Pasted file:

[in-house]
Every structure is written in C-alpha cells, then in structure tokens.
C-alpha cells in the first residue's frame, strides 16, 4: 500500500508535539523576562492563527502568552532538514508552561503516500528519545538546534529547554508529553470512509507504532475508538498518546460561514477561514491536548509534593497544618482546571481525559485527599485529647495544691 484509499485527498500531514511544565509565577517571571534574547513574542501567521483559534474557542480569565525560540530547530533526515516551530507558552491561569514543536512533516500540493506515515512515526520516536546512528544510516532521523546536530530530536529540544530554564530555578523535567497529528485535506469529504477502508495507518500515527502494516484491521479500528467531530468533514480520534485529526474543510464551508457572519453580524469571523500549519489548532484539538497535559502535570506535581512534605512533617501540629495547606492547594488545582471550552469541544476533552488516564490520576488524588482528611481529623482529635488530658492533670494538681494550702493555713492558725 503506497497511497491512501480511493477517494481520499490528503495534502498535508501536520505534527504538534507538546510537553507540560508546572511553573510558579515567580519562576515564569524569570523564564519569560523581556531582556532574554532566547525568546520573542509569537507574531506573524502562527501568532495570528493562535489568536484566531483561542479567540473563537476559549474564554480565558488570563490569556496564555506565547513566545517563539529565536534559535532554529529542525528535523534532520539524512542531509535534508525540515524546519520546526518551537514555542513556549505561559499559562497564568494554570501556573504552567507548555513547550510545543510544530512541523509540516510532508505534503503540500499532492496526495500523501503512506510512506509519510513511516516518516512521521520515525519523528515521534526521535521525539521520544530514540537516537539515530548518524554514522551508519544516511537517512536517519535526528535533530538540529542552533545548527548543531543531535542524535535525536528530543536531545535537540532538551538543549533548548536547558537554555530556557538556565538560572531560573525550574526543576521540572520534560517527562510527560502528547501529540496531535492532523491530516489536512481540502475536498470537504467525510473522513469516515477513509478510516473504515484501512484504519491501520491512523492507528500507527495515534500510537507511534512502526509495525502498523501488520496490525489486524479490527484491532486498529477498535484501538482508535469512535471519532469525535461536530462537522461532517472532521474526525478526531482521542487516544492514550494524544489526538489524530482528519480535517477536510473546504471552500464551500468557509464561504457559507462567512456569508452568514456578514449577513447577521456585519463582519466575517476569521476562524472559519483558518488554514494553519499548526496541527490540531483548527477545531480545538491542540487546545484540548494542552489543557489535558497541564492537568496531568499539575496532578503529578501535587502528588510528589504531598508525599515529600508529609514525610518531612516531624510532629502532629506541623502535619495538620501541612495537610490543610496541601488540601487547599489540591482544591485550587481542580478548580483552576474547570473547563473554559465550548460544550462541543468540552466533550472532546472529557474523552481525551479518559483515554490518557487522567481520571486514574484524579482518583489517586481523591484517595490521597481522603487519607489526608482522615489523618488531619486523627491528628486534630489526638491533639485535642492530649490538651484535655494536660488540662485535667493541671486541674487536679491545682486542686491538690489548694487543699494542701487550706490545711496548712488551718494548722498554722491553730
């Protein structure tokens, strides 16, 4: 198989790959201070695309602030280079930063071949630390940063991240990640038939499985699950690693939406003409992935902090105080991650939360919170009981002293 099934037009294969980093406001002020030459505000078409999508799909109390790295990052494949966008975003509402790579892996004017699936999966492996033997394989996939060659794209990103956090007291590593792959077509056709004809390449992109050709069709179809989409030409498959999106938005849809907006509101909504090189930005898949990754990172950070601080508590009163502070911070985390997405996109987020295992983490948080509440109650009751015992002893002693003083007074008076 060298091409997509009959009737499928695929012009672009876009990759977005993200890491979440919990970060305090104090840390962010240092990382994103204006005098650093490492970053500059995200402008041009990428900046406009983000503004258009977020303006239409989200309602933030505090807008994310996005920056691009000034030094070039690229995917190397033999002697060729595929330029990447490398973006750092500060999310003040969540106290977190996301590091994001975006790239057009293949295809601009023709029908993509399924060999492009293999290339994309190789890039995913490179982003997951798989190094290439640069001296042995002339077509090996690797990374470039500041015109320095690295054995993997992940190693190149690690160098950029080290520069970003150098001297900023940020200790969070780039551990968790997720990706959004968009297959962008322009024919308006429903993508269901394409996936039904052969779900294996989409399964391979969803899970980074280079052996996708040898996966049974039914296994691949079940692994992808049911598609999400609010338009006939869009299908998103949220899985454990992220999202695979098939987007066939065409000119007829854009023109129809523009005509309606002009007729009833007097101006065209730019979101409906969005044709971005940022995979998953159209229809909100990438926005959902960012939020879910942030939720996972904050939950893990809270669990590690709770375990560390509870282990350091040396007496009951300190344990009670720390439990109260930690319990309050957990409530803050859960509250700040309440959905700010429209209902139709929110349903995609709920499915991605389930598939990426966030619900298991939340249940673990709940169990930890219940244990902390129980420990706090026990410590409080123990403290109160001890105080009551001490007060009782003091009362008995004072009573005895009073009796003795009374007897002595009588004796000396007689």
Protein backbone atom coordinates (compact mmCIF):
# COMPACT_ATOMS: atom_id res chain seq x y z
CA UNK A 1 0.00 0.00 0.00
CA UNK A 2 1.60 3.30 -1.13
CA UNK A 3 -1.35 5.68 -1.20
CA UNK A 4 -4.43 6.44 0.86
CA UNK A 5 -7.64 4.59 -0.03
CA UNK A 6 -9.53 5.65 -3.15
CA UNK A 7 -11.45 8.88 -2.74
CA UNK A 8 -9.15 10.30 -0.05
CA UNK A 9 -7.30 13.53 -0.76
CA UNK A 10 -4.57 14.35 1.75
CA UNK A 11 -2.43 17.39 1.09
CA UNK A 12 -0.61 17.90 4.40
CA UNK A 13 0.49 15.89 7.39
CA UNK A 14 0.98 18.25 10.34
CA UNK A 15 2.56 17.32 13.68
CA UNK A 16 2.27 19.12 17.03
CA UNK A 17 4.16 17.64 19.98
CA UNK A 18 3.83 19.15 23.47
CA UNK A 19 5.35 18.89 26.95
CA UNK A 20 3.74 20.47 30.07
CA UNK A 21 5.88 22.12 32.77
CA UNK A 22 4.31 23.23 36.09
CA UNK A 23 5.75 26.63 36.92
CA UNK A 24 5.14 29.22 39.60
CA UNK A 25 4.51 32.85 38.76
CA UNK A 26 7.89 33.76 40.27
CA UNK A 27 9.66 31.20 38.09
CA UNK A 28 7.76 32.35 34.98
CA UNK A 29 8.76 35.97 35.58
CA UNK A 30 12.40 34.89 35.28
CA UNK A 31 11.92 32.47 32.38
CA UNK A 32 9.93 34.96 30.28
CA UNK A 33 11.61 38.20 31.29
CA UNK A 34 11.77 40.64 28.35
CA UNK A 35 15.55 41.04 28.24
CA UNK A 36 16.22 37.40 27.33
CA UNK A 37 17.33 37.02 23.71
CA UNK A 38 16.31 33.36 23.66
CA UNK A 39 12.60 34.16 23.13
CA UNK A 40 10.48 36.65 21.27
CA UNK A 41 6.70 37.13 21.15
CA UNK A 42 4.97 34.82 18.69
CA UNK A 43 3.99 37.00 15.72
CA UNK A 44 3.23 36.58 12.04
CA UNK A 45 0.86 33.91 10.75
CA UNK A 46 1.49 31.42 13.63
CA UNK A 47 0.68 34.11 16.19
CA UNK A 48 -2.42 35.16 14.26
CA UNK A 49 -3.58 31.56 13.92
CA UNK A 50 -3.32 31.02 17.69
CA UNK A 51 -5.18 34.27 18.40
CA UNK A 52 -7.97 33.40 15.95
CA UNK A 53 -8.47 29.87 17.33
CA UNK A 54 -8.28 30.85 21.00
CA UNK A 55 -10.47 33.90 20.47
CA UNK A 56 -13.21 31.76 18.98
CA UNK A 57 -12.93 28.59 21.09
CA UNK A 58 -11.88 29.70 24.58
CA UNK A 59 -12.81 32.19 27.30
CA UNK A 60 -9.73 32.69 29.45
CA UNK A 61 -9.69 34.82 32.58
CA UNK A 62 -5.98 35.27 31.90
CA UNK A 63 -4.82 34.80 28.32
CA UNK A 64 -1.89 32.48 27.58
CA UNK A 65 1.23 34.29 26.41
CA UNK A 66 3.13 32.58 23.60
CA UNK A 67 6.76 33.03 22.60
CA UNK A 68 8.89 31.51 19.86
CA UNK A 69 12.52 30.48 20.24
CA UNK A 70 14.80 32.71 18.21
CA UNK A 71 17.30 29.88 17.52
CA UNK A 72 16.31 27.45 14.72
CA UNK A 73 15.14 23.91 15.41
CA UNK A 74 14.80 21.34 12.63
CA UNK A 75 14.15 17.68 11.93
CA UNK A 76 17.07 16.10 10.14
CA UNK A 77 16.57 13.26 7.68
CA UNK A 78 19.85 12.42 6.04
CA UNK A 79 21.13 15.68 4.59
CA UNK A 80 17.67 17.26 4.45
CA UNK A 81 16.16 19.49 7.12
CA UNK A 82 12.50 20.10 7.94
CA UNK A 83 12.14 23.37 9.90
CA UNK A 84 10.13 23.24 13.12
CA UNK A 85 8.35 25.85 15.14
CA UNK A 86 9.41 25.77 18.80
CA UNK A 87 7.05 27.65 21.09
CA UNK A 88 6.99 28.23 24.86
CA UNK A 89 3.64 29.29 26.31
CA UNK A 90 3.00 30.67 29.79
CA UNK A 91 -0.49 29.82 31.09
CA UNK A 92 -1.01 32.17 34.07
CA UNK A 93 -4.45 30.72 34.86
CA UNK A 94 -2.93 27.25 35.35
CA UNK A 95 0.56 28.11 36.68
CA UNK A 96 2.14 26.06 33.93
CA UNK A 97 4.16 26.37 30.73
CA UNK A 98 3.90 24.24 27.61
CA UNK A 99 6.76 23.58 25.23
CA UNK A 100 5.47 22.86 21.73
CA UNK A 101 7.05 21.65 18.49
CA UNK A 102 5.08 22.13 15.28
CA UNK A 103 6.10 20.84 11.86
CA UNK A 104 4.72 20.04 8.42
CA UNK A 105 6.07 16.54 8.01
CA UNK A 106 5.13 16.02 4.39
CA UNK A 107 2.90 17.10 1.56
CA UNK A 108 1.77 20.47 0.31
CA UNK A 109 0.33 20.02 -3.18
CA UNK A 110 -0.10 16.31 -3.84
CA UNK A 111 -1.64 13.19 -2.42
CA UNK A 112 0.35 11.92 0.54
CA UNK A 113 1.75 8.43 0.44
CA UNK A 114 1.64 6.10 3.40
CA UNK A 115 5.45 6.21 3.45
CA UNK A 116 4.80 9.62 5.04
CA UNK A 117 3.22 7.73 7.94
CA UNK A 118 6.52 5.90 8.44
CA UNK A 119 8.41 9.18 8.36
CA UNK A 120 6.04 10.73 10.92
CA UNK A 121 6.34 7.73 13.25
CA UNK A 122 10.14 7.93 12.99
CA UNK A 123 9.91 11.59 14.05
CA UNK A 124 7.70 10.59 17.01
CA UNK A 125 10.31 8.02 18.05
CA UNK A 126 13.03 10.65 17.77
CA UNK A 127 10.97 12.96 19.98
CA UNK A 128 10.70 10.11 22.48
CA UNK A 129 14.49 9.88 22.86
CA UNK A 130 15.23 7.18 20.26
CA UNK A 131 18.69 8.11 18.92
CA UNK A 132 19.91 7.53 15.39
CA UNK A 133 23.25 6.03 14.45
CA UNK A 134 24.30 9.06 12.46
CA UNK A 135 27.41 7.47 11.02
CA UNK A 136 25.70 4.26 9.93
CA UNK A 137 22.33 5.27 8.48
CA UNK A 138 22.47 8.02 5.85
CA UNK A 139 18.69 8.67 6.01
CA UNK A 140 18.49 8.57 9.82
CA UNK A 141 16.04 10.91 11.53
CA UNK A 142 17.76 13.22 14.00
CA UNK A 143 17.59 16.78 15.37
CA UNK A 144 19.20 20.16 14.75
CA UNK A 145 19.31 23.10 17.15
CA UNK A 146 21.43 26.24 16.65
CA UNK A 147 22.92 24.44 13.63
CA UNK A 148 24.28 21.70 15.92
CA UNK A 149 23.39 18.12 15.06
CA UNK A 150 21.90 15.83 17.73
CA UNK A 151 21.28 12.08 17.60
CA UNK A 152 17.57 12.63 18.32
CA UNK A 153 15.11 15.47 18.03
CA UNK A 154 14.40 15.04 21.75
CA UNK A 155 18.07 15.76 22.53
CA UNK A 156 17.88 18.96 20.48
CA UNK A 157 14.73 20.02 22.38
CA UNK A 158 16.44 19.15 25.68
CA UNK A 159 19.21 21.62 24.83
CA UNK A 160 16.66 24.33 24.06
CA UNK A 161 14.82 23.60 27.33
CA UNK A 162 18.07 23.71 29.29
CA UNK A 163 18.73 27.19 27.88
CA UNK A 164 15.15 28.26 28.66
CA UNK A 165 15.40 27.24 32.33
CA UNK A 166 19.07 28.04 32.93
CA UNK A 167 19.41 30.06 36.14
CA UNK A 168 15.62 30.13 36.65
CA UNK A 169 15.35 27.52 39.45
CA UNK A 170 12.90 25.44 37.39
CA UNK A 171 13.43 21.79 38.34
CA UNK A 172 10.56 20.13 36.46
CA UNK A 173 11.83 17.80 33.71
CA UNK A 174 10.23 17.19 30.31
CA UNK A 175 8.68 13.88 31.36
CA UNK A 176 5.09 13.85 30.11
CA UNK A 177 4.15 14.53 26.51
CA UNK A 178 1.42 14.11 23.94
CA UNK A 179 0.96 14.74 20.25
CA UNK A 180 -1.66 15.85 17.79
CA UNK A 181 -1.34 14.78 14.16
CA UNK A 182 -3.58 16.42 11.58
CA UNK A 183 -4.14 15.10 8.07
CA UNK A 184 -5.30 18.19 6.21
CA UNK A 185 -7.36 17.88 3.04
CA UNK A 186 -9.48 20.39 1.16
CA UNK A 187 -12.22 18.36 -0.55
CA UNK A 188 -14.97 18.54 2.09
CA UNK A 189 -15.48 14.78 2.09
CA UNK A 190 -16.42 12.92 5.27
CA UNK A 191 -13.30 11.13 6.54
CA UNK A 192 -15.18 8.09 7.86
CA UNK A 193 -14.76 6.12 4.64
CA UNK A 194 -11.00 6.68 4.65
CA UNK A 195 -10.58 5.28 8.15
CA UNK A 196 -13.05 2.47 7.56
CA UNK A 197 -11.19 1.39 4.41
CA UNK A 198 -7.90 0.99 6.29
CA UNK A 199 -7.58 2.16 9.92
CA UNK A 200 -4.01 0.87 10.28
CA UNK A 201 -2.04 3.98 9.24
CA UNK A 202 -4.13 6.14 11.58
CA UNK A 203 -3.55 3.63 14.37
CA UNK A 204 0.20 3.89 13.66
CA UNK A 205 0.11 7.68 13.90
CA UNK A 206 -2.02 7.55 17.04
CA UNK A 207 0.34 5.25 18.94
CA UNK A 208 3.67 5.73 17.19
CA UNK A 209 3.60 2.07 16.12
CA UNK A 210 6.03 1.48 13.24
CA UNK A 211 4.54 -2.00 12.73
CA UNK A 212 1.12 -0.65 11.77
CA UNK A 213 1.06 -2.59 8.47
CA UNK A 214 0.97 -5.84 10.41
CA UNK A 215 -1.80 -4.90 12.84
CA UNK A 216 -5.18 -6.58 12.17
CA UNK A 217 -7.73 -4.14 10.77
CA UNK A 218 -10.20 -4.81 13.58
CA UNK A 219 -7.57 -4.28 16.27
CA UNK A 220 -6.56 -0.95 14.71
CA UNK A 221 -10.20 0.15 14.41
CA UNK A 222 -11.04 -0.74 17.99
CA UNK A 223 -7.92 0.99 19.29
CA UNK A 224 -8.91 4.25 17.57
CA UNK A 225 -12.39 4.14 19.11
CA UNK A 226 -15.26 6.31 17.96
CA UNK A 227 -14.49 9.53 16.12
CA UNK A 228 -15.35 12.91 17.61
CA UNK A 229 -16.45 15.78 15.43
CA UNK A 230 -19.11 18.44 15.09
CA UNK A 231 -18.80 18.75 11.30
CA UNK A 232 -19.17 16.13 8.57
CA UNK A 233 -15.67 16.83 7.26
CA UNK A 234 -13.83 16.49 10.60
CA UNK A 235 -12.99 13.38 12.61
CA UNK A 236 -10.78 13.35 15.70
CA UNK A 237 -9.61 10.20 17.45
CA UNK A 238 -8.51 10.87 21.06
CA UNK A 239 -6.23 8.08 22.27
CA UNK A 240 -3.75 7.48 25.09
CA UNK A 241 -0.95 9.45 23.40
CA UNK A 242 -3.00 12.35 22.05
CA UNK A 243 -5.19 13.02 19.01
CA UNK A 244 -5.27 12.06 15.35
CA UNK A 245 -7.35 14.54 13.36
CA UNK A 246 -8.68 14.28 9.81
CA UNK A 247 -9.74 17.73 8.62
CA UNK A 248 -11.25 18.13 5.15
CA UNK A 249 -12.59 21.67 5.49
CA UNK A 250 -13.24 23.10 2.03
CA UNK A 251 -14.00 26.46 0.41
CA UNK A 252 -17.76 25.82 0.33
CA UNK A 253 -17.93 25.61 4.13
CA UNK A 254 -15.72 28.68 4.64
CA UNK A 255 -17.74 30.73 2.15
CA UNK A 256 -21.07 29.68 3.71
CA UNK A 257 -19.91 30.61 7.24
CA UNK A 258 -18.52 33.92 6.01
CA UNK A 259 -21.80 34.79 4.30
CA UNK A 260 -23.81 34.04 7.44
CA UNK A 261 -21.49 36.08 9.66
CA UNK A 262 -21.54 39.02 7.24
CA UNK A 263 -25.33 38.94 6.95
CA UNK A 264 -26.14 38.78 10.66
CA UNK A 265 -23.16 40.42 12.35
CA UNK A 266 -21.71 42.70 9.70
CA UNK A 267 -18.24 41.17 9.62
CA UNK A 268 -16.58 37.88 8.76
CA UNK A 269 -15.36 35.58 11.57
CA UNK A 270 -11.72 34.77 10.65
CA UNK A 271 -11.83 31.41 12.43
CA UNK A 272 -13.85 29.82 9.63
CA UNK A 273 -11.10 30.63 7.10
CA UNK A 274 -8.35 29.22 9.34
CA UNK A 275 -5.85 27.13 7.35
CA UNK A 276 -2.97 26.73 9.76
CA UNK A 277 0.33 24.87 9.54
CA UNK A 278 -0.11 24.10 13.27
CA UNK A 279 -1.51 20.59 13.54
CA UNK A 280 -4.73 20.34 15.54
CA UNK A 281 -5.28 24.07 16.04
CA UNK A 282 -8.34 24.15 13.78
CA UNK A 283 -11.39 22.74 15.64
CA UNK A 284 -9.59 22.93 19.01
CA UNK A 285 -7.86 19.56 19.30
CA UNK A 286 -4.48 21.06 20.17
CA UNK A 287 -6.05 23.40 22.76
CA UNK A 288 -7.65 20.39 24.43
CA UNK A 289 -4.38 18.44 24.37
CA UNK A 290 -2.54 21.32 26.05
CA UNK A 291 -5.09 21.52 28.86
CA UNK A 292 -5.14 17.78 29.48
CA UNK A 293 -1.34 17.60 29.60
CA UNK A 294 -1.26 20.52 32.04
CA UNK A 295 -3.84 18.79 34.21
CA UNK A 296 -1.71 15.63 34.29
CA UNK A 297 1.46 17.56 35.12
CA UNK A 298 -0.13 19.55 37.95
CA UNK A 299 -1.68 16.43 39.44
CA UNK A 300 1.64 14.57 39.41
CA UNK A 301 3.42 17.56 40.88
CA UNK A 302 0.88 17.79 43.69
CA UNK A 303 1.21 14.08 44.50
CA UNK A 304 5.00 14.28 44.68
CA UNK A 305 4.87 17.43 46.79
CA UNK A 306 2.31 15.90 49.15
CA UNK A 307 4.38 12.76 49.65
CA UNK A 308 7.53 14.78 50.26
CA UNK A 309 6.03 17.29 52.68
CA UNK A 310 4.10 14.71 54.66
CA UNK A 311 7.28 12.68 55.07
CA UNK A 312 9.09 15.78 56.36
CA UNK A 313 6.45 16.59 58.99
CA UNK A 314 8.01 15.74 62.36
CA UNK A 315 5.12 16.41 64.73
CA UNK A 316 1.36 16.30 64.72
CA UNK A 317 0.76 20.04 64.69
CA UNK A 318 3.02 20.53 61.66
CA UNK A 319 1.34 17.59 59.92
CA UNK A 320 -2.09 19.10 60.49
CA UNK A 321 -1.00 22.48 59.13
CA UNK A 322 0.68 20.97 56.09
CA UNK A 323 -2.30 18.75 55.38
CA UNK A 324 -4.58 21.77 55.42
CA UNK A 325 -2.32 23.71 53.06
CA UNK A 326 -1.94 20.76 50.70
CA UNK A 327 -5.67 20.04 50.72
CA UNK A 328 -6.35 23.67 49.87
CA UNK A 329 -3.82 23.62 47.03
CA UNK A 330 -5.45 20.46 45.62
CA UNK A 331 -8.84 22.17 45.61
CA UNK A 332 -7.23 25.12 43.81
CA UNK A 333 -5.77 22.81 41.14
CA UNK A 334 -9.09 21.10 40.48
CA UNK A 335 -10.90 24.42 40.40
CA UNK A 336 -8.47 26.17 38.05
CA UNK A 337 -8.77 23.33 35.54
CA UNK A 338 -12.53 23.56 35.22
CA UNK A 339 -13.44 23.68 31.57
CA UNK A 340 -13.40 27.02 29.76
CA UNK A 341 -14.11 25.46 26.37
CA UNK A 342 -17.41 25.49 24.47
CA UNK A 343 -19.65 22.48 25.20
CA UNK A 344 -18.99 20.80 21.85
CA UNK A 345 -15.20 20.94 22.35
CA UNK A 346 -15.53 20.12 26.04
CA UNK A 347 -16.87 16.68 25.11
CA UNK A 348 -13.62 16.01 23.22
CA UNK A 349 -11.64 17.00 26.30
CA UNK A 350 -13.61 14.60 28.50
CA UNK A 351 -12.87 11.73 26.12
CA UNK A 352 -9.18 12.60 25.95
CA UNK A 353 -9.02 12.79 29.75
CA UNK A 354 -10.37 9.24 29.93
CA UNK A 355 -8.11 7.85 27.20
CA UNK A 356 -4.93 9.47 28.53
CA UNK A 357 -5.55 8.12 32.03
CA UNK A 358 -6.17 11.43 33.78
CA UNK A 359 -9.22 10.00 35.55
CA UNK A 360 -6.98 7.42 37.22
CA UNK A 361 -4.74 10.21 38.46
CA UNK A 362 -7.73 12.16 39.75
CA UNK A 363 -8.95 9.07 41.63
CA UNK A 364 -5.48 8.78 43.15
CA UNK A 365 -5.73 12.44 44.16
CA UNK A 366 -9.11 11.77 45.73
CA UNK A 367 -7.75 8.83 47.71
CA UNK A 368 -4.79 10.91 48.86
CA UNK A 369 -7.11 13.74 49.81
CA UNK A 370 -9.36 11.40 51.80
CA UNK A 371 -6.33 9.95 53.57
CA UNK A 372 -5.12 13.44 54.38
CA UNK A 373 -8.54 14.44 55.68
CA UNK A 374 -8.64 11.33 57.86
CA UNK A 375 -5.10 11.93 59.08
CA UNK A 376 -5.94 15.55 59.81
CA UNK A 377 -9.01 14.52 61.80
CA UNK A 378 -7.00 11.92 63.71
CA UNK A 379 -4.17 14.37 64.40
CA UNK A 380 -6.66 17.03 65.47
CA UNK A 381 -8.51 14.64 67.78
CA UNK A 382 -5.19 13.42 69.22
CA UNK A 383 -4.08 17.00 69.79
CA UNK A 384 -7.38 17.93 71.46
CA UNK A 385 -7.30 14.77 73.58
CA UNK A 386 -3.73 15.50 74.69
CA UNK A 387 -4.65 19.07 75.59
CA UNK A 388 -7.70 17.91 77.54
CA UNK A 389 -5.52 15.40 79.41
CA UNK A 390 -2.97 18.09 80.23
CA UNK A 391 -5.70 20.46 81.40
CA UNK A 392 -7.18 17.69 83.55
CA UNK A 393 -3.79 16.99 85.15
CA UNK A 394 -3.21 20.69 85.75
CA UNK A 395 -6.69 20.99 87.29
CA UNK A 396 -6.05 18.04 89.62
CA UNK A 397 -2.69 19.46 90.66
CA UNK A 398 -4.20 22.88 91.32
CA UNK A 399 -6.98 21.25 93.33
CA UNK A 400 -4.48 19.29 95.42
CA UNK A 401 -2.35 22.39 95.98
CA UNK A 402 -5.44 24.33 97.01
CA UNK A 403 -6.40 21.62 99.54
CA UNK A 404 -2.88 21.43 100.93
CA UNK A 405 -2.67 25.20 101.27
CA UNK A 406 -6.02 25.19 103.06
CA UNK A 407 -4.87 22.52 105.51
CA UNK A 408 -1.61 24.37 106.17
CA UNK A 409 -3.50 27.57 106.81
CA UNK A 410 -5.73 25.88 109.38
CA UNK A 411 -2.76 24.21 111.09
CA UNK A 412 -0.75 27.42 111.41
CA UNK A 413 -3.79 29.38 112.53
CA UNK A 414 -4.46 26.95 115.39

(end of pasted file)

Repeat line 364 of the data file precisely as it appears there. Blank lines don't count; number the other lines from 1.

CA UNK A 358 -6.17 11.43 33.78